So I started reading up on GRASS. You get GRASS when you install QGIS. Right now I think it’s GRASS 7 (or at least on my machine it’s Grass 7) and GRASS has this wonderful 30 year run. Yes – the software has been around for 30+ years. GRASS is one of those things that if you ask someone you first get 1. A Drug reference and 2. I used it in College once with another Drug Reference. Of course it’s 2015 and with the number of colleges flailing with GIS you’re not even getting a 2 anymore. Just glassy eyed stares of “Well I made a Story map”.

Grass 7 is really – for lack of a better word – pretty now…or nicer. I’m not sure how to describe it. Grass 6.x always to me was a bit confusing – GRASS 7 isn’t. Maybe it’s me. Maybe not. The user interface is more intuitive – the Help button does just that. It’s not as “mysterious” as it has been in the past. I used it and with a little effort (I need to RTFM more) I was working. It’s powerful. To get QGIS/GRASS/GDAL and all these things in one QGIS install – that’s huge. There’s no excuse for you as a GIS person to not have these packages installed on your computer.


GRASS makes me nostalgic for the old days of Arc Workstation. GRASS datasets are topological. Problem being if you’re using the GUI for import there is no place to set snapping (that I could find). So I imported data and I kept the problems. After reading the manual I did this little command: v.in.ogr /export/data/topo/stands.shp out=stands_snap snap=0.001 and re-imported my data. I had Clean data in about 15 seconds (probably less). What happened is GRASS pulled it in and snapped the data as it was being converted (same as ArcGIS). If you watch the command line you get a lot of information as to what it’s doing.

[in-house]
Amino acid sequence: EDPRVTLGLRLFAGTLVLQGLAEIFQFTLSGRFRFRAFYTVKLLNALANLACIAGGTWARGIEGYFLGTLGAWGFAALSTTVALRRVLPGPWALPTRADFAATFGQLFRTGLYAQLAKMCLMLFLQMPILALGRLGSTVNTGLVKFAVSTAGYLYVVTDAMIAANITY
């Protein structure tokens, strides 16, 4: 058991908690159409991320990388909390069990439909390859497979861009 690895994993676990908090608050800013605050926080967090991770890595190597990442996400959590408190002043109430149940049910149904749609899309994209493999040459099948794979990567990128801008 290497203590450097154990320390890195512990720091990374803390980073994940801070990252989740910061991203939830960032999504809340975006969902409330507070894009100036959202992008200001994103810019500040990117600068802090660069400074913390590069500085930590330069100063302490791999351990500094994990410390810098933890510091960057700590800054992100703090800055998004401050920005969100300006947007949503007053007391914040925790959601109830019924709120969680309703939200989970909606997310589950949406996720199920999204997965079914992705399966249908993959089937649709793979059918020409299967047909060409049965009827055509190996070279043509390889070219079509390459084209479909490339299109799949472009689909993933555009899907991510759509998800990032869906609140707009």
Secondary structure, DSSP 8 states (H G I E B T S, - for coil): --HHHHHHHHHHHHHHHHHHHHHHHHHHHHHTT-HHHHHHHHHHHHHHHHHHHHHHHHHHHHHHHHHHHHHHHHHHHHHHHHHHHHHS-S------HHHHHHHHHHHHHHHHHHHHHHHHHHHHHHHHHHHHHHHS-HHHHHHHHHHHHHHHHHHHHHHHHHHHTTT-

I checked my ArcGIS software. I checked QGIS. After all this was done I had 10 problems using the topology tools in both softwares with this new clean dataset. 10 problems that took me 10 minutes to fix. Please note I had the exact same problems in ArcGIS and QGIS – no difference.  I took the GRASS snapped data and put it back into PostGIS and I’m done. Clean data now. Happy Clean Data as I invoke my inner Bob Ross.

So what did we learn from all of this:

1. If you aren’t worried about topology as a GIS Person – turn in your badge at the door. If you aren’t worried about your data you’re a terrible person.

2. If you believe you can’t create production professional data using FOSS4G. Turn in your mouse and your half completed GISP application. I took QGIS/PostGIS/GRASS and created a topologically clean production dataset in a little under an hour. My next dataset will probably take about 15 minutes.

3. I failed slightly – I could connect GRASS to PostGIS and I didn’t. I would have avoided the whole “going back to shapefiles” thing again. That won’t happen next time. It’s going to be connected from here on out. It will be pulled into Grass and pushed back into PostGIS.

4. My hope is that I get my topology problems figured out in PostGIS. I’m close.

Anyway – excuse my slight irreverence in this post as I poked a bit. I walked out of a professional meeting the other day where I got the “you only use QGIS because you’re too cheap to buy ArcGIS”. Well……no. So expect the next few posts to dive into a lot of technical as to why this is a good way to work. Plus you get commercial support from a lot of companies while doing it. It’s a good choice. Granted – there are a lot of tools out in GIS land – but picking these tools doesn’t indicate anything about the user or your organization.